As dusk approached we had Felixstowe and Harwich in our sites. We made it into sheltered waters just as the last light faded. Its just 10 nm up the River Orwell to Ipswich so we decided to keep going. As luck, or good planning, would have it we had a rising tide and were able to ride the current up. 13 hours, and 113 nautical miles since leaving the sea lock we were outside the Lock at Ipswich, at the entrance to the Ipswich Haven Marina our next encampment.

Taipan snowbound.

There was a delay at the lock because a ship nearby had a crane stuck on it and they were maneuvering so required us to stand off for a while. Brrrr. By the time we made it inside to be met by the teams off Red Roo and Sentijn we were pretty damn cold. Maree had salted the dock for us and we were tied off and very pleased to be here. Celebratory drinks or two were duly consumed and the heating was going flat out. Teams reunited and it was a good feeling to be back.

Snow on the decks and ice in the water. Sentijn. John and Kara Pennington and baby Dean below in the warm!

We had only been in Ipswich a week when the Beast from the East, a serious cold weather system, struck the UK and much of Europe. Snow again. Snowman on the roof and a week of white blanketing everything, It's following us!!  A week later we had another dose of snow and freezing conditions. We keep thinking spring must be coming but there is no sign.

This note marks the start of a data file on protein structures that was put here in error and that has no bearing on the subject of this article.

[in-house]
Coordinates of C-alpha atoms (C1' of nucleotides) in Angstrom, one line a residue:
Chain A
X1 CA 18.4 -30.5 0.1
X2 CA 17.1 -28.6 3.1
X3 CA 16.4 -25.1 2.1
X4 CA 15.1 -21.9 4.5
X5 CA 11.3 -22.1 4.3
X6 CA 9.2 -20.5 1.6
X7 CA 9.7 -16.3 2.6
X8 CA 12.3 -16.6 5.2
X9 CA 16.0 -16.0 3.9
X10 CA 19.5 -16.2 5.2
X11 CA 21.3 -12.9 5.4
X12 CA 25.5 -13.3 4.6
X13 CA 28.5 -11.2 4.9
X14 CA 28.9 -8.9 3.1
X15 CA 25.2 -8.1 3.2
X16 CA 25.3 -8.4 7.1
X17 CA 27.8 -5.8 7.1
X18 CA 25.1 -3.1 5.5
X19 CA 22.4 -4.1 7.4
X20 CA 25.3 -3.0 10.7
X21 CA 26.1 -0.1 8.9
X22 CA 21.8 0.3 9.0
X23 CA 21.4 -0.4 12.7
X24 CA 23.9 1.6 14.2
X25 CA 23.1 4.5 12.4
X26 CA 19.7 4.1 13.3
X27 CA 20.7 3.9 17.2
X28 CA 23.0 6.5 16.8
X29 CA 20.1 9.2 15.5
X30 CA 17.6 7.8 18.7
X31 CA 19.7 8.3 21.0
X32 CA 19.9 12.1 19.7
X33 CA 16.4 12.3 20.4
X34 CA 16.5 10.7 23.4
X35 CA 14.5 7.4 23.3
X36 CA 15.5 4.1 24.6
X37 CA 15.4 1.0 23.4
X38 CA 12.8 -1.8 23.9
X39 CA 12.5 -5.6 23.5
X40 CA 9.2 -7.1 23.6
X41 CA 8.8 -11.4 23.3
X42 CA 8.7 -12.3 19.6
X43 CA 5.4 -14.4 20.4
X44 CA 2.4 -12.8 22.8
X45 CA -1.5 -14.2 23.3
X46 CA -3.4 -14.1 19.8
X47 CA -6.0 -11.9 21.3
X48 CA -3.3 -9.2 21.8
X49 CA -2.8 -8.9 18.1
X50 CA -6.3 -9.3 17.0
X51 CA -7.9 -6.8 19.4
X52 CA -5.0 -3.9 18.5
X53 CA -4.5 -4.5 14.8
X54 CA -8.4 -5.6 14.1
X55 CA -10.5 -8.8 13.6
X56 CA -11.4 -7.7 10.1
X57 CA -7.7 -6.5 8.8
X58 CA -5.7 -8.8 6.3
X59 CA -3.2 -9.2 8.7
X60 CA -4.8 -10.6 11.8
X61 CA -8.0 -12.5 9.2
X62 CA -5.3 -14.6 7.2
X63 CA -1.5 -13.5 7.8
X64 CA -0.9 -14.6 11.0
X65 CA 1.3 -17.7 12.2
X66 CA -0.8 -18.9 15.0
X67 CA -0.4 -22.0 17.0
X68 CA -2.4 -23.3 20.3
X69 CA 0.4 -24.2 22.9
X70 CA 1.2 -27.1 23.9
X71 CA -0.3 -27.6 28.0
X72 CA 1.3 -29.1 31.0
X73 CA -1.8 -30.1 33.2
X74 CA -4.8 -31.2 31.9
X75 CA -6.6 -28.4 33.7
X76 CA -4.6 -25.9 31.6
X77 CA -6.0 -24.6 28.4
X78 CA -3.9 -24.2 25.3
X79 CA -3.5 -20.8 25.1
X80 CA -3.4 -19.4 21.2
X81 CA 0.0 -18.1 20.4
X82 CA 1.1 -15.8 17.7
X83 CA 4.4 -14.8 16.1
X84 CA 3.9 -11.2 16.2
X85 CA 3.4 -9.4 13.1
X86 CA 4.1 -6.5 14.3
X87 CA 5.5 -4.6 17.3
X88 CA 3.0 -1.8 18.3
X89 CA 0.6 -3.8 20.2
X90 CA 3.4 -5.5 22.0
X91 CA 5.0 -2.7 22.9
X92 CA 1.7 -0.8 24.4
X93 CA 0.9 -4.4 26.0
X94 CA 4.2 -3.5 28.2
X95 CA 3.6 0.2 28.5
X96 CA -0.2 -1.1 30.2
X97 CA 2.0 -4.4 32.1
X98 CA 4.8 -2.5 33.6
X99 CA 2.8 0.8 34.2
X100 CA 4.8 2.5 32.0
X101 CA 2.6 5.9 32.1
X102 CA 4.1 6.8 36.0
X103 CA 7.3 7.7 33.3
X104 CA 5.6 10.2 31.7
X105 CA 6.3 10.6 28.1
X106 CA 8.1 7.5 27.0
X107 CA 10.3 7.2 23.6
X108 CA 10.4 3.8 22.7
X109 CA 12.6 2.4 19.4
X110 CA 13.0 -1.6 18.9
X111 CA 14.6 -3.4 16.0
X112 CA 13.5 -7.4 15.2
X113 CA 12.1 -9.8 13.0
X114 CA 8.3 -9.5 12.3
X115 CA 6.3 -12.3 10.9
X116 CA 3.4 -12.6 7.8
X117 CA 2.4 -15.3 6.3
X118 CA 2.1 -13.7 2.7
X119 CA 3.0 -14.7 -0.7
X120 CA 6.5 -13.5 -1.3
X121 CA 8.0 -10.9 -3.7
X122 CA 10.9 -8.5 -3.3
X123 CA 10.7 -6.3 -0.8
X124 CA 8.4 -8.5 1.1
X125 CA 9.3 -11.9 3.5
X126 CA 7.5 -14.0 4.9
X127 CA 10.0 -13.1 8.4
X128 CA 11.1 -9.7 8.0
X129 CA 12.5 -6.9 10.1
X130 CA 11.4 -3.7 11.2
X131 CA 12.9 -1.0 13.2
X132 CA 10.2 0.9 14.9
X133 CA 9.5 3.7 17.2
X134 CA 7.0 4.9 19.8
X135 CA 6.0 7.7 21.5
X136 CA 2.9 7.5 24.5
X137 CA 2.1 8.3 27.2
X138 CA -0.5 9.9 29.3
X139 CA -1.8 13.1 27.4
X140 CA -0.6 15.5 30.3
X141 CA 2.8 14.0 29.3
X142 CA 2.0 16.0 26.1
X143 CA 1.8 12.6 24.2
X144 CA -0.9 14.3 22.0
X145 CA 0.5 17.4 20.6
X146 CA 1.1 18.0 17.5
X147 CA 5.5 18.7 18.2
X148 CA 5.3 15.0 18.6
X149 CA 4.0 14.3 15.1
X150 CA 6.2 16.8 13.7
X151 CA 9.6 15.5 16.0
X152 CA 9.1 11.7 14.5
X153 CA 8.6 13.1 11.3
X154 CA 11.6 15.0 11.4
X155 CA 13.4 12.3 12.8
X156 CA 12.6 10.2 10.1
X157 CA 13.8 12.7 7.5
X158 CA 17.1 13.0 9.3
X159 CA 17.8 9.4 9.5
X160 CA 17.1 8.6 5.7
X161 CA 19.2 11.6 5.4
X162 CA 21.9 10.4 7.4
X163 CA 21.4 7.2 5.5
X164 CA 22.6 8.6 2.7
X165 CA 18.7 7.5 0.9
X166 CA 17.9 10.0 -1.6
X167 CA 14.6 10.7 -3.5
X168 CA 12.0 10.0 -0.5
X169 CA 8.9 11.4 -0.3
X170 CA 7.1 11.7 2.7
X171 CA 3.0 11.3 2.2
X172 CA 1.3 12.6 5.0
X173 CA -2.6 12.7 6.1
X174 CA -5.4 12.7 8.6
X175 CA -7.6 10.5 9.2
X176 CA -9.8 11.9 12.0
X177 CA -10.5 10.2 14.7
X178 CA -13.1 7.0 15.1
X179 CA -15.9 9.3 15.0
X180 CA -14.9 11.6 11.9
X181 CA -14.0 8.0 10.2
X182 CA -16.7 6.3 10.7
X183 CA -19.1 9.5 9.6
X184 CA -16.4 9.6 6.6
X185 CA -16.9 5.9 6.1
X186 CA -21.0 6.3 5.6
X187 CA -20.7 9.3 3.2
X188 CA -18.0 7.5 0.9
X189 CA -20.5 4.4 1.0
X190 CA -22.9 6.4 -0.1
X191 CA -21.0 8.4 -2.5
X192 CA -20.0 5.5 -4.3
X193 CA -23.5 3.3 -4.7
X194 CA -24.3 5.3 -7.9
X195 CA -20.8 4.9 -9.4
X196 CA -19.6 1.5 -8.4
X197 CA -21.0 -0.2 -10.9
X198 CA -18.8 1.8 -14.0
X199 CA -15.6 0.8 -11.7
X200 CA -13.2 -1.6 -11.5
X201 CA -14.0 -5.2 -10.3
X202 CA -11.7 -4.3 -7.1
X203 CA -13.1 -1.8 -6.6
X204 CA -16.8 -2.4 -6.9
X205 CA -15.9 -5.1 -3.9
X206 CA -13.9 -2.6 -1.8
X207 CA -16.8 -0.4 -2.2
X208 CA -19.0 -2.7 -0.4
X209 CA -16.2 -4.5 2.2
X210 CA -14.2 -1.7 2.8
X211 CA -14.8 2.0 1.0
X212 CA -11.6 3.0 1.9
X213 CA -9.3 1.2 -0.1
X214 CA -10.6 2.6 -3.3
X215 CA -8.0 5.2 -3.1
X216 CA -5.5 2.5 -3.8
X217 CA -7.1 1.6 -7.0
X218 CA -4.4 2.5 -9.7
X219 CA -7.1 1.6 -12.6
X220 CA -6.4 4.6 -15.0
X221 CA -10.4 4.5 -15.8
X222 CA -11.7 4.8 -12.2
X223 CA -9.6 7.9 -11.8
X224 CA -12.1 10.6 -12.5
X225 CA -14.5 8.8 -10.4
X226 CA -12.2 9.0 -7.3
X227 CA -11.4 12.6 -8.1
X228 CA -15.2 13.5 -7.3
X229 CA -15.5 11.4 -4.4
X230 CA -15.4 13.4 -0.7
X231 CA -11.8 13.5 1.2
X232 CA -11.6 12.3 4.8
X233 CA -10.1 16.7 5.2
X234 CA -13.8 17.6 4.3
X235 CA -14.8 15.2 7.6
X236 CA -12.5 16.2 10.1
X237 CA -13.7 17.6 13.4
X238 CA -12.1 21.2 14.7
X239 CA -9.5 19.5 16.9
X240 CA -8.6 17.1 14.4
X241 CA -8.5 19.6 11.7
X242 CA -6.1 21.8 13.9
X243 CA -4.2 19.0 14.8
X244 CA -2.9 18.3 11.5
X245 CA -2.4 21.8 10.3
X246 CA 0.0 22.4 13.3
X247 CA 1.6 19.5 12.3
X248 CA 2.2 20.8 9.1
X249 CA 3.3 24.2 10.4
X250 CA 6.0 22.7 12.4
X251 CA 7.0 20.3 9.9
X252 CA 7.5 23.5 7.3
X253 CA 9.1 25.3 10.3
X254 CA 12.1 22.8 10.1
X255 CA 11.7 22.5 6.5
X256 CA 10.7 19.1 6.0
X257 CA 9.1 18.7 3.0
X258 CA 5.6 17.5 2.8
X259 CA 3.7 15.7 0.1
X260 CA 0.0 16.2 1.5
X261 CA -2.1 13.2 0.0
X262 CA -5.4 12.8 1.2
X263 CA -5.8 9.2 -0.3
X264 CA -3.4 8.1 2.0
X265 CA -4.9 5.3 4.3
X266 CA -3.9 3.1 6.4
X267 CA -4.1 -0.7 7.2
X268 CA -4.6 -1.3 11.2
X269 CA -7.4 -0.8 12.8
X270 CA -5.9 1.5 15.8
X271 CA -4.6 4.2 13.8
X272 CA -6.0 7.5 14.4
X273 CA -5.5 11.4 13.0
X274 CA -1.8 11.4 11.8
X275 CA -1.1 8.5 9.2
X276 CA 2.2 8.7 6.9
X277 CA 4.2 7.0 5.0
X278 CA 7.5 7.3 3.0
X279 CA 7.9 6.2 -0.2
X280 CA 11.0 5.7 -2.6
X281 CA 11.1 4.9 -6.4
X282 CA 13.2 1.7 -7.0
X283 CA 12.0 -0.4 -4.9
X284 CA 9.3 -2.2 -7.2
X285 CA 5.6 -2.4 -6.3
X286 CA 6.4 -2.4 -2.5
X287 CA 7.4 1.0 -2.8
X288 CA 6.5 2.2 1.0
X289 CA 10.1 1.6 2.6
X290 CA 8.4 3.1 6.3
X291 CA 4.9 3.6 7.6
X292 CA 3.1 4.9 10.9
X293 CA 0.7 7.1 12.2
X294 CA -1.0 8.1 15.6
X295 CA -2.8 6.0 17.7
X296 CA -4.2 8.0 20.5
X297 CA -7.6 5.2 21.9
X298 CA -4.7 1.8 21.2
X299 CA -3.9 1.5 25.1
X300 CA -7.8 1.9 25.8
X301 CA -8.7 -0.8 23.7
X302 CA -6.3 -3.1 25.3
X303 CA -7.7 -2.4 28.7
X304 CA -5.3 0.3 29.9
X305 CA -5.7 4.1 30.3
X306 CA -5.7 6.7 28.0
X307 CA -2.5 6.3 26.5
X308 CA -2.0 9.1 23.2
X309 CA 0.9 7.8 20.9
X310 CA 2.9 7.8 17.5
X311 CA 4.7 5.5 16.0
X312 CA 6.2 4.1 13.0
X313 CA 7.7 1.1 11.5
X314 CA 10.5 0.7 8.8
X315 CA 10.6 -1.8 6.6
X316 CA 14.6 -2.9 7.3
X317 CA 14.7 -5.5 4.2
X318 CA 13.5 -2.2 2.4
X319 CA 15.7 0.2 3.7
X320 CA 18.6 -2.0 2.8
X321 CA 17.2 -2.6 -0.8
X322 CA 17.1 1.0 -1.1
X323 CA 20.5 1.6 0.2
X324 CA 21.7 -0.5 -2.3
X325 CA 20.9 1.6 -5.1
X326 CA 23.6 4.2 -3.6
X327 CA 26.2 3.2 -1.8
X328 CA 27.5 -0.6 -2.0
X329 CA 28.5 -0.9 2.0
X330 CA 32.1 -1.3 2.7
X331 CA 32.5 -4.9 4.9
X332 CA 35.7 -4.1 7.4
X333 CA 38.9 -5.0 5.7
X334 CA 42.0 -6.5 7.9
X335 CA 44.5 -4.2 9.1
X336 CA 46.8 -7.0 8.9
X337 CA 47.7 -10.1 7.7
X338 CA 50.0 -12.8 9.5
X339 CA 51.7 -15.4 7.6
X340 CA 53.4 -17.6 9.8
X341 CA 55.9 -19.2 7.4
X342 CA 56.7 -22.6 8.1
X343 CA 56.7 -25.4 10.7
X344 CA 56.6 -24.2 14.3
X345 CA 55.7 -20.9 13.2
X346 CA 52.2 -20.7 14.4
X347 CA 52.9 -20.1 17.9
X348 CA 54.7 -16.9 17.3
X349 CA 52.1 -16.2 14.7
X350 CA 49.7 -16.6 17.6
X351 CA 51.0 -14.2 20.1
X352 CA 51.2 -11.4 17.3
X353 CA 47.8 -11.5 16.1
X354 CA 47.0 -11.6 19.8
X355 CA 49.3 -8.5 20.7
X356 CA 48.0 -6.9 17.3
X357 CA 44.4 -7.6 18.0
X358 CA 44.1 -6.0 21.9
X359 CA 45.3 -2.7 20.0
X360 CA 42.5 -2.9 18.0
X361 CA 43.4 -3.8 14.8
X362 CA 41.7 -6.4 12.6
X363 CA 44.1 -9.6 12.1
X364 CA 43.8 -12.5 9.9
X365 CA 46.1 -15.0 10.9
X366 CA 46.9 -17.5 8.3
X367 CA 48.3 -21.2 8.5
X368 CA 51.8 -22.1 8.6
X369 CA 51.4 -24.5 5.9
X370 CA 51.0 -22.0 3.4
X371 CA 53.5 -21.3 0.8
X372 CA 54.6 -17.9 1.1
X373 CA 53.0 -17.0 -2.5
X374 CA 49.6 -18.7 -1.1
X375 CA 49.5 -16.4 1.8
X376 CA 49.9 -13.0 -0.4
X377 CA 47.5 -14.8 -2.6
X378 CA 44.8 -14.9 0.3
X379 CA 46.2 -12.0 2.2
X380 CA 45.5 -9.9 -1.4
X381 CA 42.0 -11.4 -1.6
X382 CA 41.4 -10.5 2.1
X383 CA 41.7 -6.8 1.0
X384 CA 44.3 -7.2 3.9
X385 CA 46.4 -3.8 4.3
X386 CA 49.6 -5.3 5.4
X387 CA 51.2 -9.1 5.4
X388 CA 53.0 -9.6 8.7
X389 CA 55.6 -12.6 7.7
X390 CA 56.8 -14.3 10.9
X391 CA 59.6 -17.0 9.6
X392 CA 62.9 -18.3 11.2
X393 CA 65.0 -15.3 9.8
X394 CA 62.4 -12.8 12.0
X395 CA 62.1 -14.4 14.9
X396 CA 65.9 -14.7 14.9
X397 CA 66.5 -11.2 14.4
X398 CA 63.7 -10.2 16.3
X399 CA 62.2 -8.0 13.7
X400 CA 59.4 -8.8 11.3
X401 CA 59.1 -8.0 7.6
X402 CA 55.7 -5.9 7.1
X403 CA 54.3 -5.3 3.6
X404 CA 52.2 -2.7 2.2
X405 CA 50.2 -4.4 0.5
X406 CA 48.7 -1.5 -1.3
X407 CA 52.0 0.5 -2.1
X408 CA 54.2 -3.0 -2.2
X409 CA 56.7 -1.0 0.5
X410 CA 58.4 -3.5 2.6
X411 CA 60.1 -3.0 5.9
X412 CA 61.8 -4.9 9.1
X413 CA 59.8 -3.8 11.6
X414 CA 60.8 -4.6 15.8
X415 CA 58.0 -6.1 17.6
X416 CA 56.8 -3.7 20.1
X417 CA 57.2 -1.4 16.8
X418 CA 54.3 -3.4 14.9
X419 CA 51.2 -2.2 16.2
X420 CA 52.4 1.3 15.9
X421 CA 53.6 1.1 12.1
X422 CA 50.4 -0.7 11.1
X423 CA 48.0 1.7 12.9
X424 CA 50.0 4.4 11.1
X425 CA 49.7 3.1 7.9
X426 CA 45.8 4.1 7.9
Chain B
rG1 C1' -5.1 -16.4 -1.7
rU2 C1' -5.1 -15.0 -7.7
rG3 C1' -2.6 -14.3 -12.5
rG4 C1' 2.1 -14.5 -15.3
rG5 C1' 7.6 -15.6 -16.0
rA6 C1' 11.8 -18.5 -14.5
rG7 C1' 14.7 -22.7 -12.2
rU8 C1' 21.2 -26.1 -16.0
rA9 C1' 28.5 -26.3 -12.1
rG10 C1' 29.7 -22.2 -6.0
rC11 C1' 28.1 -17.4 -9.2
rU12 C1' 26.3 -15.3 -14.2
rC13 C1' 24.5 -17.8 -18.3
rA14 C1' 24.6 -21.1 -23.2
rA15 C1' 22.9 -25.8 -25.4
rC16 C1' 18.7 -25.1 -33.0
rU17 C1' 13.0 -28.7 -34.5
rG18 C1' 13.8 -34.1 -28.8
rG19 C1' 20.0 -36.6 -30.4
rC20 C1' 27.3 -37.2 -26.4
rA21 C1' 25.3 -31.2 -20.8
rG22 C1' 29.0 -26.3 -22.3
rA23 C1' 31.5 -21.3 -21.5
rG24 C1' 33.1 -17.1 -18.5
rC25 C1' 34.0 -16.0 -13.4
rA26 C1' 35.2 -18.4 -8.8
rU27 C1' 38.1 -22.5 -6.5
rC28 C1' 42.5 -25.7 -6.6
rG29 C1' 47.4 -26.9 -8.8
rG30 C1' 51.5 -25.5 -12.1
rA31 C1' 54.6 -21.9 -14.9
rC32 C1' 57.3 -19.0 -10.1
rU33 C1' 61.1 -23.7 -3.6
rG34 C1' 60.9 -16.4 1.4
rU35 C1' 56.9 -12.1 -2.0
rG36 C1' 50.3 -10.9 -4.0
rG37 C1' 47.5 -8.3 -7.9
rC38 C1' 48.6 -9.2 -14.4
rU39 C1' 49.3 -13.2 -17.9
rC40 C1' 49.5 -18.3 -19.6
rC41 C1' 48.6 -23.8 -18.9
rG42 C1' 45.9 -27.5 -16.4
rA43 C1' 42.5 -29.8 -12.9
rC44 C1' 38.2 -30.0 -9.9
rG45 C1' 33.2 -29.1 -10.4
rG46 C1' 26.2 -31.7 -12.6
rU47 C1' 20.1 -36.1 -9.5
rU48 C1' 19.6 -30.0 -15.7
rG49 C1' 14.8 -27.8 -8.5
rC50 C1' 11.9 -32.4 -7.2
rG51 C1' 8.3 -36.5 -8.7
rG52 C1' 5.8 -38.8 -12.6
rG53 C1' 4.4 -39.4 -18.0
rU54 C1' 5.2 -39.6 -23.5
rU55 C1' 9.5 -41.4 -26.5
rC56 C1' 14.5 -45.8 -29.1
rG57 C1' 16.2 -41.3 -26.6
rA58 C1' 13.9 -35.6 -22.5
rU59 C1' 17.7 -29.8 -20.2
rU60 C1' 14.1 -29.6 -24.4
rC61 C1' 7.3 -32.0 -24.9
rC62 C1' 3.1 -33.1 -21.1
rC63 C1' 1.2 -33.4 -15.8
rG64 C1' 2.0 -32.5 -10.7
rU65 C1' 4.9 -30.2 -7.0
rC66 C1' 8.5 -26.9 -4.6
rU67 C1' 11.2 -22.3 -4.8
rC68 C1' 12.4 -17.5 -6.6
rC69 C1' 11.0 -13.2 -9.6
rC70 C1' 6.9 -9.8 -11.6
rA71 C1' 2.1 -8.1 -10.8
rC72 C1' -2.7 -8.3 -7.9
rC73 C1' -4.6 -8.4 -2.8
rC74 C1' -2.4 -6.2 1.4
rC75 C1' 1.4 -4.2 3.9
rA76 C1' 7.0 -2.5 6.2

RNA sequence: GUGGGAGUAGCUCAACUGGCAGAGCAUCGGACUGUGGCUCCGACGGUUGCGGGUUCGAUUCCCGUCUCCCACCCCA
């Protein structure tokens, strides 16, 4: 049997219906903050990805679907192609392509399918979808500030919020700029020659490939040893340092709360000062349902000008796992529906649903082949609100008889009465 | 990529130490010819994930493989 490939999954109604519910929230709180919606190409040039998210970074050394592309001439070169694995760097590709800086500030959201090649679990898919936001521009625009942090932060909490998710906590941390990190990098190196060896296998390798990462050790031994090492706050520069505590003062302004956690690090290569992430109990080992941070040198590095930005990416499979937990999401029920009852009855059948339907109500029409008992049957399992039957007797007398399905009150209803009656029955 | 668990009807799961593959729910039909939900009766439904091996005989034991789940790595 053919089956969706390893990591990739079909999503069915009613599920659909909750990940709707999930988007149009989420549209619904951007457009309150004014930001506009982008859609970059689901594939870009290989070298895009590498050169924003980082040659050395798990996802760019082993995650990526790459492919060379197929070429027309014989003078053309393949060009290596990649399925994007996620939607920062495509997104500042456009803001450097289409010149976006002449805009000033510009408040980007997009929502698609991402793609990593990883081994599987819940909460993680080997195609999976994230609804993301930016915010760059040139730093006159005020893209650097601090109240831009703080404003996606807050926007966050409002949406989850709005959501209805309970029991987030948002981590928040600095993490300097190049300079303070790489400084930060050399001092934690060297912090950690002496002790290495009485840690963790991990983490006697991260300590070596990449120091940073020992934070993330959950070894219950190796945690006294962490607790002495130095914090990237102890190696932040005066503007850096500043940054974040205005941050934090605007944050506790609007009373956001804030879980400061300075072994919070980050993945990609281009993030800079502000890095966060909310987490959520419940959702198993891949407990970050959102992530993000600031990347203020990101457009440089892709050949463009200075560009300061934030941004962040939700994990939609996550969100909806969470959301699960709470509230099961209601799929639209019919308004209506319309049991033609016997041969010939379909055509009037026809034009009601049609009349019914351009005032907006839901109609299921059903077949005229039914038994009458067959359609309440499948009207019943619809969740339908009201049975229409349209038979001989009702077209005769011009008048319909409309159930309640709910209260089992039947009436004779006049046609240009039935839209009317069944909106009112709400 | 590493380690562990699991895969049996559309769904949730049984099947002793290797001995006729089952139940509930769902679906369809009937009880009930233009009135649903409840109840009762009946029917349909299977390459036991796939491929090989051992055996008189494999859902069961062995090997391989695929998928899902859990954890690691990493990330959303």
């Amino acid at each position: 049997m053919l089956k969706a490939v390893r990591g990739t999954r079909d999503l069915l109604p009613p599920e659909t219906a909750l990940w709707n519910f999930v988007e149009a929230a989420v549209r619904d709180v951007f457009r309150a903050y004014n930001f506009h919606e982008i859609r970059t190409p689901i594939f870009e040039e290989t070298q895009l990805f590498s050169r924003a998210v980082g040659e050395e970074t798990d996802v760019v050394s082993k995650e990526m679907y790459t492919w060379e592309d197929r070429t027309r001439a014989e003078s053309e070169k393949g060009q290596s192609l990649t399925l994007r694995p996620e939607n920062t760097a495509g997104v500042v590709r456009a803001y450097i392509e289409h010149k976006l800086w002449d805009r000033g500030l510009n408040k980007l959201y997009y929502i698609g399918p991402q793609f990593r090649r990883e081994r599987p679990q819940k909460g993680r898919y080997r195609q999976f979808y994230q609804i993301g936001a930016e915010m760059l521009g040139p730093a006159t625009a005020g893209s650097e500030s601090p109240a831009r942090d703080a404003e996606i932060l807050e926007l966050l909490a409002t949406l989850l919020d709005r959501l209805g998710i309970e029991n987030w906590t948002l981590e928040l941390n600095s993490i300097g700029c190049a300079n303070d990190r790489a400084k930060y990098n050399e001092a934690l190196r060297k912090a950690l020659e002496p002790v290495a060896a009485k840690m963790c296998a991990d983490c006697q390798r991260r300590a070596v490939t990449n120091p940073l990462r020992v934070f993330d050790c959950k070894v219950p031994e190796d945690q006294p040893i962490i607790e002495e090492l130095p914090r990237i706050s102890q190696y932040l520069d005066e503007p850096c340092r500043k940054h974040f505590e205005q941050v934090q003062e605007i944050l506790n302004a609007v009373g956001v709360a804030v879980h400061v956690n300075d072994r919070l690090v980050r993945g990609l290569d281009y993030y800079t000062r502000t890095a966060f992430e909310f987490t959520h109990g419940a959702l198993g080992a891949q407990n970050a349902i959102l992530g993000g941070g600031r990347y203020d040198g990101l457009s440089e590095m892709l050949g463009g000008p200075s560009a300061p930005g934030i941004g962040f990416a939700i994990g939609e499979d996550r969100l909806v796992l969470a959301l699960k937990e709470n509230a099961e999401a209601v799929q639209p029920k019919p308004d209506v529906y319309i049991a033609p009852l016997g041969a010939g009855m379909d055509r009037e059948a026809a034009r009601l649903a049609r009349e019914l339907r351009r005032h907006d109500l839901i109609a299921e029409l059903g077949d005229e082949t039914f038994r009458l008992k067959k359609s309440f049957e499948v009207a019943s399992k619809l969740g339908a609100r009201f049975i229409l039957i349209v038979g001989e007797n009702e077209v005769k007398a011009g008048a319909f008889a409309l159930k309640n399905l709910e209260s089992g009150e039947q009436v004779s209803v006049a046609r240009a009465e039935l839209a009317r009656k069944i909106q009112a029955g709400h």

The new Northern Lights 5kva Generator.

John and David. Mission completed.
The new Northern Lights Genset arrived at the beginning of the second week and in between showers and snow storms, it has made its way into the hole left by its predecessor. We removed the joiner between the dodger and bimini, used the boom to hoist it off the dock and over the rail, before lowering it into position. Now the captain is modifying the layout of exhaust and water inlet piping, fuel lines and electrical wiring to accommodate it. We hope it will be functional before Easter.

Midnight snowball fight on the way home from the quiz night

Socially, it has been a whirlwind of events. Wine and Cheese night, Deans first birthday party, a Quiz night, big family dinner with Sentijn's parents and James, Sally, and Audrey Tomlinson, at the Nelson. Several dinners aboard each other's boats and visits uptown to keep provisions in when weather permits.

There have been several sewing projects to while away some time below decks. 

Document bag for Sentijn.
Easter approaches and we've been back in Ipswich for 3 weeks, and in another couple of weeks we hope we will have the jobs done, all the mail received, and be ready to get out of here. The summer 
New life raft cover.
rates kick in on the 1st of April so we want to get moving.

The plan is still to head north to Scotland and then south down the Caledonian Canal. Maybe the west coast of Ireland. Stay tuned to find out!